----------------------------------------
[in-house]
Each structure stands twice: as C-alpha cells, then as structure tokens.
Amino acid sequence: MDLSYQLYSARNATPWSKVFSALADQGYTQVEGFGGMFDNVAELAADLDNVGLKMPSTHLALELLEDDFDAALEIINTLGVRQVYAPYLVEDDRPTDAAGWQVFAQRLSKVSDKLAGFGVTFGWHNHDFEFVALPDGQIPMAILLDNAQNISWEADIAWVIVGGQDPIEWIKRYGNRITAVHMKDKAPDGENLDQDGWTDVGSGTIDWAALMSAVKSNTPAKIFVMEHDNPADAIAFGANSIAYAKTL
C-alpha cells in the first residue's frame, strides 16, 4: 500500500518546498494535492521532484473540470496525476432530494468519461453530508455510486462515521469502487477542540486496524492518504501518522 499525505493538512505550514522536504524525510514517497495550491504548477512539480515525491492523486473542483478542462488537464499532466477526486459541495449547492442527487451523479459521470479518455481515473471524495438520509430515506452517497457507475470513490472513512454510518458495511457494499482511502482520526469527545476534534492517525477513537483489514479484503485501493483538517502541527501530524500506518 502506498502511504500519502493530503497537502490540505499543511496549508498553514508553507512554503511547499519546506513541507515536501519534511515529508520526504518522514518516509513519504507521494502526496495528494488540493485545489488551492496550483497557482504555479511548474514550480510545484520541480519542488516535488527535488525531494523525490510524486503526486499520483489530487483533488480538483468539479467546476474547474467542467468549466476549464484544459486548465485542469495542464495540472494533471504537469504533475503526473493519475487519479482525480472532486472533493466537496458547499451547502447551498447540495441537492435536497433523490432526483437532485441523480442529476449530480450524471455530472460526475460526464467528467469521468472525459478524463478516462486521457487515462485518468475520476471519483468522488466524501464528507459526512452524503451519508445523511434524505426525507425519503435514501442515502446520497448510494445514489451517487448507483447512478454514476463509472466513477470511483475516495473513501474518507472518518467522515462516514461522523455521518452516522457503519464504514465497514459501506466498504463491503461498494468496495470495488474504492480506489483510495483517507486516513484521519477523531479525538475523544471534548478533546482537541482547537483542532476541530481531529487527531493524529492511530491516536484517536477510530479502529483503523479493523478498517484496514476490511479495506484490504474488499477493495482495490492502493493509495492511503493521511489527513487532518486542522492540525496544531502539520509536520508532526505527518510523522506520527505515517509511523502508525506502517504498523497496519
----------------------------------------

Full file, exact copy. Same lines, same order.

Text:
[in-house]
Each structure stands twice: as C-alpha cells, then as structure tokens.
Amino acid sequence: MDLSYQLYSARNATPWSKVFSALADQGYTQVEGFGGMFDNVAELAADLDNVGLKMPSTHLALELLEDDFDAALEIINTLGVRQVYAPYLVEDDRPTDAAGWQVFAQRLSKVSDKLAGFGVTFGWHNHDFEFVALPDGQIPMAILLDNAQNISWEADIAWVIVGGQDPIEWIKRYGNRITAVHMKDKAPDGENLDQDGWTDVGSGTIDWAALMSAVKSNTPAKIFVMEHDNPADAIAFGANSIAYAKTL
C-alpha cells in the first residue's frame, strides 16, 4: 500500500518546498494535492521532484473540470496525476432530494468519461453530508455510486462515521469502487477542540486496524492518504501518522 499525505493538512505550514522536504524525510514517497495550491504548477512539480515525491492523486473542483478542462488537464499532466477526486459541495449547492442527487451523479459521470479518455481515473471524495438520509430515506452517497457507475470513490472513512454510518458495511457494499482511502482520526469527545476534534492517525477513537483489514479484503485501493483538517502541527501530524500506518 502506498502511504500519502493530503497537502490540505499543511496549508498553514508553507512554503511547499519546506513541507515536501519534511515529508520526504518522514518516509513519504507521494502526496495528494488540493485545489488551492496550483497557482504555479511548474514550480510545484520541480519542488516535488527535488525531494523525490510524486503526486499520483489530487483533488480538483468539479467546476474547474467542467468549466476549464484544459486548465485542469495542464495540472494533471504537469504533475503526473493519475487519479482525480472532486472533493466537496458547499451547502447551498447540495441537492435536497433523490432526483437532485441523480442529476449530480450524471455530472460526475460526464467528467469521468472525459478524463478516462486521457487515462485518468475520476471519483468522488466524501464528507459526512452524503451519508445523511434524505426525507425519503435514501442515502446520497448510494445514489451517487448507483447512478454514476463509472466513477470511483475516495473513501474518507472518518467522515462516514461522523455521518452516522457503519464504514465497514459501506466498504463491503461498494468496495470495488474504492480506489483510495483517507486516513484521519477523531479525538475523544471534548478533546482537541482547537483542532476541530481531529487527531493524529492511530491516536484517536477510530479502529483503523479493523478498517484496514476490511479495506484490504474488499477493495482495490492502493493509495492511503493521511489527513487532518486542522492540525496544531502539520509536520508532526505527518510523522506520527505515517509511523502508525506502517504498523497496519